Congress in 2010 passed legislation that reduced that disparity, but the change wasn’t retroactive and therefore didn’t apply to people like Mr. Walker, who pleaded guilty in 2006 to possession with intent to distribute more than 50 grams of crack cocaine. His parole officer caught him with the drugs—and three firearms—while police in Jacksonville, Ill., were investigating an unrelated burglary, court records show. Because Mr. Walker had two prior drug convictions, he received a mandatory sentence of life in prison.
Once the First Step Act was passed, Mr. Walker requested relief and saw his sentence reduced to 180 months.
Other inmates have been similarly successful. The average sentence reduction under the new law so far has been 73 months, or a little more than six years, according to the U.S. Sentencing Commission, which keeps tabs on changes to sentencing policy.
“It was a big deal for me,” Mr. Walker said. “I just hope it helps more people in the future, and guys start doing the right thing.”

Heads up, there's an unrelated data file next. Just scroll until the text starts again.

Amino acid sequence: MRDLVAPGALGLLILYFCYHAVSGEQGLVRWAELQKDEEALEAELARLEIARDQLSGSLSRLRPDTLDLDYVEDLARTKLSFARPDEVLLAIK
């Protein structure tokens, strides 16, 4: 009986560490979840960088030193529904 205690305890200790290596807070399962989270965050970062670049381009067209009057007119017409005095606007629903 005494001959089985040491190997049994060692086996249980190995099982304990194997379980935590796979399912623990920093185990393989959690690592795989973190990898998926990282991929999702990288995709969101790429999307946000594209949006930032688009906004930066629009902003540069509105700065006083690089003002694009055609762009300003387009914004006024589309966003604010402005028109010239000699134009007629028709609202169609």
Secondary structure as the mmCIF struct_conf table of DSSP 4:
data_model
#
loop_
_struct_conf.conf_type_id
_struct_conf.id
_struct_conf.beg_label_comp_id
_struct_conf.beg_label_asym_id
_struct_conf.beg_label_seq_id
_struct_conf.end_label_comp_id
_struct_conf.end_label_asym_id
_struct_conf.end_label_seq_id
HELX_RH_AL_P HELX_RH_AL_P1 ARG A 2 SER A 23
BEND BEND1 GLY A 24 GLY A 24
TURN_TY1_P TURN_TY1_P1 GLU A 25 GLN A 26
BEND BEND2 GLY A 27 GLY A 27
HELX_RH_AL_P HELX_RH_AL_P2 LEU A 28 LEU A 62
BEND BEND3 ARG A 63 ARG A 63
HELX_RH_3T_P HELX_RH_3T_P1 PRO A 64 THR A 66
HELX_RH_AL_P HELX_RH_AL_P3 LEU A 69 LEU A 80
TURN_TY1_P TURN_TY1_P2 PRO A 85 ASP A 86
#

The people released Friday are benefiting from “good time” credit changes associated with the law. Most are drug offenders, but those being released also include people convicted of a range of other crimes from weapons offenses to sex crimes.
Most aren’t in prison but in halfway houses or in home confinement, Mr. Ring said. Numerically speaking, the release is modest, he said, noting that the Justice Department released 6,000 prisoners in October 2015 alone as part of an effort to ease overcrowding and offer relief to some nonviolent drug offenders who had been harshly sentenced.
The First Step Act was a rare bipartisan success for the White House, which has struggled to work with both parties in Congress. Every Democrat and all but 12 Republicans voted in favor of the legislation, a surprising outcome after other failed attempts at criminal justice reform, including a more robust measure proposed during the Obama administration.
Lawmakers on Friday said they would be keeping close tabs on the new risk-assessment system and the Justice Department’s overall progress.
“It’s critical that the assessment does not disproportionately designate minorities as having a higher risk of re-offending,” Sens. Chuck Grassley, an Iowa Republican, and Dick Durbin, an Illinois Democrat, said in a statement. “It’s also important that the system include dynamic factors that show the positive impact of the rehabilitative programming.”